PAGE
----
When teammates touch each other, good things happen.
That was the conclusion of a study a few years ago at the University of California, Berkeley. Researchers tried to discern the likelihood of success in the National Basketball Association based on how often fellow players went out of their way to experience mutual physical contact.
The research group watched hundreds of early season games that featured every NBA team. They counted the number of touches: fist bumps, high-fives, chest bumps, leaping shoulder bumps, chest punches, head slaps, low-fives, full hugs, half hugs, and impromptu team huddles. Then they monitored team performance over the remainder of the season.
As Daniel Pink reports in his book When, touch proved to be an excellent predictor of team success. Even after taking into account the skill levels of individual players, it seemed clear that teammates who went out of their way to be in each other’s presence experienced more collaboration – and that elevated group performance.
Pink calls it “belongingness.” It’s hard to define. But you know it when you see it.
It was impossible not see the belonginess of the Los Angeles Lakers, who last Sunday evening won their franchise’s 17th national championship, bringing to an end what was almost certainly the most difficult NBA season in history.
Play began in October 2019 and wrapped up in October 2020. Because of the global pandemic, teams were isolated in the Disney World “Bubble.” The deeper a team went into the playoffs, the longer it remained cut off from the outside world. Disney may identify itself as the Happiest Place on Earth, but coaches and players uniformly cited the stress of being locked down for 90 days.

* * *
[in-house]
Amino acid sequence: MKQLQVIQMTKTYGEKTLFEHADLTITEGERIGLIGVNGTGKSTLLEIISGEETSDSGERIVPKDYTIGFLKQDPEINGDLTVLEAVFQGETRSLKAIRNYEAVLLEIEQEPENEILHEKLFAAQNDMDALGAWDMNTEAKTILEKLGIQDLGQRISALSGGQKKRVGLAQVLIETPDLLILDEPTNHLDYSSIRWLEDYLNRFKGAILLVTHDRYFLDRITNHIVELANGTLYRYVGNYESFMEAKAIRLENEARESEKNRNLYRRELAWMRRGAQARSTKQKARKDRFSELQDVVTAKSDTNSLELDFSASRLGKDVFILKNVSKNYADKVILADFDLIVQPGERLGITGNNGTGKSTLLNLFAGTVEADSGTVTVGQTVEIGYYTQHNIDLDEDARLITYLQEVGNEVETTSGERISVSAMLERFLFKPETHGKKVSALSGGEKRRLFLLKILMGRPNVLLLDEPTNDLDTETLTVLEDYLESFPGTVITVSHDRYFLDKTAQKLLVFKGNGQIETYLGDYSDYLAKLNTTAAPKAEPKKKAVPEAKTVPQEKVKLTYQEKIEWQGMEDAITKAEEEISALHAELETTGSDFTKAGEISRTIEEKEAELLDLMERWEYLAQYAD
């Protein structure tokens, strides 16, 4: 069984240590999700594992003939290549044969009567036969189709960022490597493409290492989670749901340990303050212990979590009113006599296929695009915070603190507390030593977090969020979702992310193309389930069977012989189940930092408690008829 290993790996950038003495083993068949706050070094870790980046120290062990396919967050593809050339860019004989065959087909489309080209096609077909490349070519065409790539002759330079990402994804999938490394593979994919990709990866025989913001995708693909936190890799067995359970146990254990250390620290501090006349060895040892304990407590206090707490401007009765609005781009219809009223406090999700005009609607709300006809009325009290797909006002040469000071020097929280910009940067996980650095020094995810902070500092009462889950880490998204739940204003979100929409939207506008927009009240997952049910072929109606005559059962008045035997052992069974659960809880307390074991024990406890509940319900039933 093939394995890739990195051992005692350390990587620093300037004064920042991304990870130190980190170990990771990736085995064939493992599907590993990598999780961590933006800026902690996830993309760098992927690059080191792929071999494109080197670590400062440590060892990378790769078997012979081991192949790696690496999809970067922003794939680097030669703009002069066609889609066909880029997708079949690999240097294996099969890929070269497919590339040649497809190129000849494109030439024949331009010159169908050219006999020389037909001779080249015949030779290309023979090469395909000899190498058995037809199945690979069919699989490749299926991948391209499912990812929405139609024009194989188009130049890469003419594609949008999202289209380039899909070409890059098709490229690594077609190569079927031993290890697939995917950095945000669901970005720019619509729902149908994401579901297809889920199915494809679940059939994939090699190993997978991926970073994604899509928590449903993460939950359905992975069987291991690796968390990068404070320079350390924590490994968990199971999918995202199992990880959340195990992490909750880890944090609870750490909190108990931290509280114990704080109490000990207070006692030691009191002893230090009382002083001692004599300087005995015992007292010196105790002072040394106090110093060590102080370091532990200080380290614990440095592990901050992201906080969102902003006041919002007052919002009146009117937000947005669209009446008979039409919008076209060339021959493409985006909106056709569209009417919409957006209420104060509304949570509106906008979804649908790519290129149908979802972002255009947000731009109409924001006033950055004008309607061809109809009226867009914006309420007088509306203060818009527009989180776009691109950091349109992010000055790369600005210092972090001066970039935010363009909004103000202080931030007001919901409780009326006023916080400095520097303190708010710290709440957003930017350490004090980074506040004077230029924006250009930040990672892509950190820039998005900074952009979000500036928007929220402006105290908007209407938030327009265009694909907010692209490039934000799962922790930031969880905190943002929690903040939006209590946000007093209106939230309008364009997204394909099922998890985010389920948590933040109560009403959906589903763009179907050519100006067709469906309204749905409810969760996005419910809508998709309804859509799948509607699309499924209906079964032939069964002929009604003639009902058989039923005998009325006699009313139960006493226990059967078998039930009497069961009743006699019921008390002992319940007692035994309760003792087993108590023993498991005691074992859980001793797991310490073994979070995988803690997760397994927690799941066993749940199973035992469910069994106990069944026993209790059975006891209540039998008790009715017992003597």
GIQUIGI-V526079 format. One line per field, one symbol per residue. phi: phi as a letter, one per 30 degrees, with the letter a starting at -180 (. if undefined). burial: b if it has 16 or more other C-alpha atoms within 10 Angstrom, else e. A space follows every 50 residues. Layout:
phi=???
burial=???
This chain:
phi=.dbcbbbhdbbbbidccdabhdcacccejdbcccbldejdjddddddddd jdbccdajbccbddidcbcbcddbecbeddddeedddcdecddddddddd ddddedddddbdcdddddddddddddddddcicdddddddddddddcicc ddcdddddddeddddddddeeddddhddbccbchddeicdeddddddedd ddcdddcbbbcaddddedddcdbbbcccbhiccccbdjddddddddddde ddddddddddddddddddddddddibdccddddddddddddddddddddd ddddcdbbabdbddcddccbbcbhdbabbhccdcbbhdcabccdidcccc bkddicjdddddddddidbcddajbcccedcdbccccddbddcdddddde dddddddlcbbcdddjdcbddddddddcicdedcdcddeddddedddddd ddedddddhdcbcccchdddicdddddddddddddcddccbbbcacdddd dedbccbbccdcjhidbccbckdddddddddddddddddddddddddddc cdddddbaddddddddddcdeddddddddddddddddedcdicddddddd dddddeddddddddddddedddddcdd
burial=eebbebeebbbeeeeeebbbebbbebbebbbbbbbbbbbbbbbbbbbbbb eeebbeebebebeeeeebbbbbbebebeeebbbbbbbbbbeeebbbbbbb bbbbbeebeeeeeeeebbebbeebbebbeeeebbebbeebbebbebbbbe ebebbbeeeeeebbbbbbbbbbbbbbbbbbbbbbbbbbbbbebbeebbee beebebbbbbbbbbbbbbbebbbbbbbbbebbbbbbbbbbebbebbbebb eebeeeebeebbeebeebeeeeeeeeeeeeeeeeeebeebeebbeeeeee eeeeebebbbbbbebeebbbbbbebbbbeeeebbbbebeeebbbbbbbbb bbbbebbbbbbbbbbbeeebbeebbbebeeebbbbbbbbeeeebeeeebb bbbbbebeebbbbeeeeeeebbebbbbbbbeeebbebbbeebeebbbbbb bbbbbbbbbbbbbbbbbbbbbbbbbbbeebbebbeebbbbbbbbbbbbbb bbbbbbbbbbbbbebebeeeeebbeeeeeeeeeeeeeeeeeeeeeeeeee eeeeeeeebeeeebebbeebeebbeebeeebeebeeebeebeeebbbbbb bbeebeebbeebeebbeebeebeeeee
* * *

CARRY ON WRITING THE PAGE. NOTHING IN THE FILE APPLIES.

No one questions that the Lakers have extraordinary talent. When two of the five best players in the league – LeBron James and Anthony Davis (pictured above) – are wearing your jersey, your chances of victory are pretty good.
But sports history is littered with the accounts of amazingly talented teams who never achieved amazing victories. Many of them struggled to live together and play together.
The Lakers, on the other hand – recently a strife-ridden franchise that hadn’t even made the playoffs since 2013 – radically elevated the level of their togetherness. Even if high-fives and chest bumps didn’t directly yield baskets and rebounds, they certainly enhanced the experience of joy.
I know what you’re thinking: We don’t live in a Bubble, let alone the Magic Kingdom. Low-fives and hugs are off-limits at Target this fall.
How do we experience belonginess in a coronavirus-restricted world?
If we ponder the “one-another” verses of the New Testament – the 59 verbal commands that form the heart of the Jesus-following community – it’s clear that we have to hit the pause button for now on verses like “greet one another with a holy kiss.” (2 Corinthians 13:12)
But even at a distance, we can “carry each other’s burdens” (Galatians 6:2), “forgive each other” (Ephesians 4:32), “pray for each other” (James 5:16), and “spur one another on toward love and good deeds.” (Hebrews 10:24)
Above all, in the midst of our polarized and fractured culture, we must be drawn more relentlessly than ever to “don’t grumble against each other” (James 5:9) and “stop passing judgment on one another.” (Romans 14:13)
Belongingness can still thrive.
As spiritual teammates, with God’s help, we can find non-physical ways to touch and heal each other.
Comments Off on The One-Anothers